Page 10, 24th July 1964

24th July 1964
Page 10
Page 10, 24th July 1964 — Pope climbs up four flights of stairs to visit crippled woman
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Organisations: Church of St. Agatha
Locations: Rome

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Pope climbs up four flights of stairs to visit crippled woman

From Alan McElwain

POPE PAUL, in a characteristic

gesture. climbed four flights of stairs in a gloomy, dilapidated apartment house in the poor quarter of Trastevere to bless and comfort a crippled woman before he left for his summer villa at Castelgandolfo last week.

The woman, Mrs. Virginia Napoli. wife of an old age pensioner. has been infirm and forced to use a wheelchair fur some years. Hearing that the Pope was to visit the historic church of Santa Marie in Trastevere, she told the parish priest that she had prayed for just a glimpse of him. The priest told the Vatican -and Pope Paul did the rest.

His visit also brought excitement and joy to the other occupants of the old building, who lined the landings of each floor to greet him. They also did their simple best to brighten up the dinginess of their surroundings for the occasion, hanging rugs and blankets on stair railings and putting little bunches of flowers here and there.

Best of all, they put up a makeshift altar on one of the landings, covering it with a bedspread. On it they also put two candles, small vases of carnations and a copy of the picture of the Madonna of Carmine, whose statue is much venerated in the nearch Church of St. Agatha.

This Pope Paul also visited during his Trastevere trip, which, appropriately, occurred on the eve of the• Madonna of Carmine's feast day (July 16).

EYES LIT UP

When the Pope saw the little altar, his eyes lit up and he paused for a few moments to pray before it.

Then, accompanied by the parish priest, he entered Mrs. Napoli's apartment and held out his hands to her as she sat in her wheelchair. almost overcome by emotion. The Pope spoke comfortingly to her. and together they recited the Ave Maria. Before leaving. the Pope presented Mrs. Napoli with a small statue of the Madonna of Fatima and gave her his blessing.

As he left the building, he blessed the smiling. applauding people on each landing and also a big crowd which had gathered in the street where his car was waiting to take him to Castelgandolfo Santa Maria in Trastevere was one of the first churches in Rome to be dedicated to Our Lady, and some historians claim it was the first church in the city to be opened to public worship. It is also Polish Cardinal Stefan Wyszynski's titular church. Pope Paul received a tremendous welcome from crowds assembled in the colourful square in front of the church. Inside. which was also crowded, he made a short address, which was broadcast over loudspeakers to those outside.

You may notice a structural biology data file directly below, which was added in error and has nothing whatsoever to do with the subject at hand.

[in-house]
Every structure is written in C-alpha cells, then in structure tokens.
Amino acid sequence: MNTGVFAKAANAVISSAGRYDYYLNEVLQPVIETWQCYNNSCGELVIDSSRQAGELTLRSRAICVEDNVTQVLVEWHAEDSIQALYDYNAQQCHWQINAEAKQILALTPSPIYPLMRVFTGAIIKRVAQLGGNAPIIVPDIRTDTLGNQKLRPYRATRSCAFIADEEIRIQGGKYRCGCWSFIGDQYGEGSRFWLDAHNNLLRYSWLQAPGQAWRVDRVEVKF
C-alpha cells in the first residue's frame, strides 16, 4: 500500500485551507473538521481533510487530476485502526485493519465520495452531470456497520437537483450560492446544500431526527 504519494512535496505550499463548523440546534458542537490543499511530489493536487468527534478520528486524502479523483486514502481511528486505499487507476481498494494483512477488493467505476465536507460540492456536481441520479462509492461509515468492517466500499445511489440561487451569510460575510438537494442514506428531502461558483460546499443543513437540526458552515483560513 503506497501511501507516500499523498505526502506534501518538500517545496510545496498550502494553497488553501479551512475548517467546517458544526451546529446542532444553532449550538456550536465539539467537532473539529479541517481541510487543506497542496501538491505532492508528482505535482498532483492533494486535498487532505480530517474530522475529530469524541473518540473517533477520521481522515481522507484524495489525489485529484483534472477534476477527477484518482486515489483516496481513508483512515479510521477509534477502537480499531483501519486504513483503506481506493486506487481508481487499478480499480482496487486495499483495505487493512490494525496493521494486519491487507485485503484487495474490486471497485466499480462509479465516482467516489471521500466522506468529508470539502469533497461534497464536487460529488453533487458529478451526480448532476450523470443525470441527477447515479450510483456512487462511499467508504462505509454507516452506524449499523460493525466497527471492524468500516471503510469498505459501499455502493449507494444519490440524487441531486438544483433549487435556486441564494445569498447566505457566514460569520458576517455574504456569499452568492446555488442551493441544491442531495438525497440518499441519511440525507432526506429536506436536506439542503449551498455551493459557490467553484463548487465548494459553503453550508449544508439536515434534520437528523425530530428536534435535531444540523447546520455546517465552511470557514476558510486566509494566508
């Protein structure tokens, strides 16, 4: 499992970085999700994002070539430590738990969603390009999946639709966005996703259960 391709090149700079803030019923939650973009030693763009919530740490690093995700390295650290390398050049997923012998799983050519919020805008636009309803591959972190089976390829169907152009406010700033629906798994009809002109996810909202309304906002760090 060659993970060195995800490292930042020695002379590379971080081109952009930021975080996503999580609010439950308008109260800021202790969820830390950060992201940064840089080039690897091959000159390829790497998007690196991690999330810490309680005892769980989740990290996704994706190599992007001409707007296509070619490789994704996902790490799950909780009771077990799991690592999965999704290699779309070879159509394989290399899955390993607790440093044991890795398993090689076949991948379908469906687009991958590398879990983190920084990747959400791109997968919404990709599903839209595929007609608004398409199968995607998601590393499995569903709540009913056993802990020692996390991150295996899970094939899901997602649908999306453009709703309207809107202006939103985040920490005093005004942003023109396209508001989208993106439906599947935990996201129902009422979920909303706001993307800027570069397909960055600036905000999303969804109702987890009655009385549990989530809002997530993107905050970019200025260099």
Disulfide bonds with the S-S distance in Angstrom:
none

The Pope saw old Trastevere at

its gayest. it being decorated for its annual "Noantri" festival. In the local dialect "Noantri" means "we others", an indication of the proud boast that Trasteverini people make that they are people apart from the rest of the Romans. who really don't count into this exclusive company, dwelling just up the road from • the Vatican, Pope Paul was heartily admitted. "After all, he is one of us," the people said.

Coming from Santa Maria, the Pope visited thc Palazzo San Calisto next door, which is the headquarters of the Roman Vicariate, and where several

Cardinals live. •He was greeted by five Cardinals, including Cardinal ..uigi Traglia, Pro-Vicar General Of Rome.

The Pope's visit took him by a local hospital, whcre patients able to walk came into the street to see him. At one stage a woman rushed forward holding out to him a three-week-old baby. The Pope smiled, held the baby momentarily and blessed it and the mother.

CARDINAL ASKS FORGIVENESS

Cardinal Alfrink, Archbishop of Utrecht. said at a Eucharistic Community celebration of his 44 years as a priest and 121 years as bishop. that he hoped any faithful of the Netherlands he might have offended in any way would forgive him.

He said he had tried to do what he considered to be his duty. "If something went wrong the lord may forgive me. If there is something good in what I did 1 thank God for it". ROME




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